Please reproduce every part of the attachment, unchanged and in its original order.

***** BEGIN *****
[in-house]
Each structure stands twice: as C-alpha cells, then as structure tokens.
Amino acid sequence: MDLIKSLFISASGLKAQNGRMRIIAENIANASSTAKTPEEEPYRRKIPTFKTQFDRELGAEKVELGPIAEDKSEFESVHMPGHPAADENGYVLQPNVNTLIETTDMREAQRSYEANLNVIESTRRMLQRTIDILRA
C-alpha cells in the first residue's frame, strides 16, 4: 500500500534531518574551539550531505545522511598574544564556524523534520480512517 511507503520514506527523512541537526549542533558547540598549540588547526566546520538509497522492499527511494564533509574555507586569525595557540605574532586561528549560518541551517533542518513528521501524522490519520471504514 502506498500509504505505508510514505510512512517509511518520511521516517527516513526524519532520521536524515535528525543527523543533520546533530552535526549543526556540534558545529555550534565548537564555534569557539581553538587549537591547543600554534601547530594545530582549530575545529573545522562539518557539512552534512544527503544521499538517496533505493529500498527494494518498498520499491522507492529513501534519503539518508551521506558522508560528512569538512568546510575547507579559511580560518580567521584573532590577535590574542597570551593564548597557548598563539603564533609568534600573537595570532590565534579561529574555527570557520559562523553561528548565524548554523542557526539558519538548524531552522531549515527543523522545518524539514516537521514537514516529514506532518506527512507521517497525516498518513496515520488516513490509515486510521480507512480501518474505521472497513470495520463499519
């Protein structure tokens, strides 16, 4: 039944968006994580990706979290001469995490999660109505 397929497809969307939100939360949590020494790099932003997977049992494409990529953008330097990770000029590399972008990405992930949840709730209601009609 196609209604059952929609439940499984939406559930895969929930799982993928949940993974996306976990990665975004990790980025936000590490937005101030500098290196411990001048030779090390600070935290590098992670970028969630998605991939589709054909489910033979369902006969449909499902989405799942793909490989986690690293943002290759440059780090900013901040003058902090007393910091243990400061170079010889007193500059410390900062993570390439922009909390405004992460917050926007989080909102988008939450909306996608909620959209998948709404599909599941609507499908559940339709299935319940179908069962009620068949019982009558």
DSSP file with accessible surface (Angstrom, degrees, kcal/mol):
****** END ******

[in-house]
Each structure stands twice: as C-alpha cells, then as structure tokens.
Amino acid sequence: MDLIKSLFISASGLKAQNGRMRIIAENIANASSTAKTPEEEPYRRKIPTFKTQFDRELGAEKVELGPIAEDKSEFESVHMPGHPAADENGYVLQPNVNTLIETTDMREAQRSYEANLNVIESTRRMLQRTIDILRA
C-alpha cells in the first residue's frame, strides 16, 4: 500500500534531518574551539550531505545522511598574544564556524523534520480512517 511507503520514506527523512541537526549542533558547540598549540588547526566546520538509497522492499527511494564533509574555507586569525595557540605574532586561528549560518541551517533542518513528521501524522490519520471504514 502506498500509504505505508510514505510512512517509511518520511521516517527516513526524519532520521536524515535528525543527523543533520546533530552535526549543526556540534558545529555550534565548537564555534569557539581553538587549537591547543600554534601547530594545530582549530575545529573545522562539518557539512552534512544527503544521499538517496533505493529500498527494494518498498520499491522507492529513501534519503539518508551521506558522508560528512569538512568546510575547507579559511580560518580567521584573532590577535590574542597570551593564548597557548598563539603564533609568534600573537595570532590565534579561529574555527570557520559562523553561528548565524548554523542557526539558519538548524531552522531549515527543523522545518524539514516537521514537514516529514506532518506527512507521517497525516498518513496515520488516513490509515486510521480507512480501518474505521472497513470495520463499519
């Protein structure tokens, strides 16, 4: 039944968006994580990706979290001469995490999660109505 397929497809969307939100939360949590020494790099932003997977049992494409990529953008330097990770000029590399972008990405992930949840709730209601009609 196609209604059952929609439940499984939406559930895969929930799982993928949940993974996306976990990665975004990790980025936000590490937005101030500098290196411990001048030779090390600070935290590098992670970028969630998605991939589709054909489910033979369902006969449909499902989405799942793909490989986690690293943002290759440059780090900013901040003058902090007393910091243990400061170079010889007193500059410390900062993570390439922009909390405004992460917050926007989080909102988008939450909306996608909620959209998948709404599909599941609507499908559940339709299935319940179908069962009620068949019982009558």
DSSP file with accessible surface (Angstrom, degrees, kcal/mol):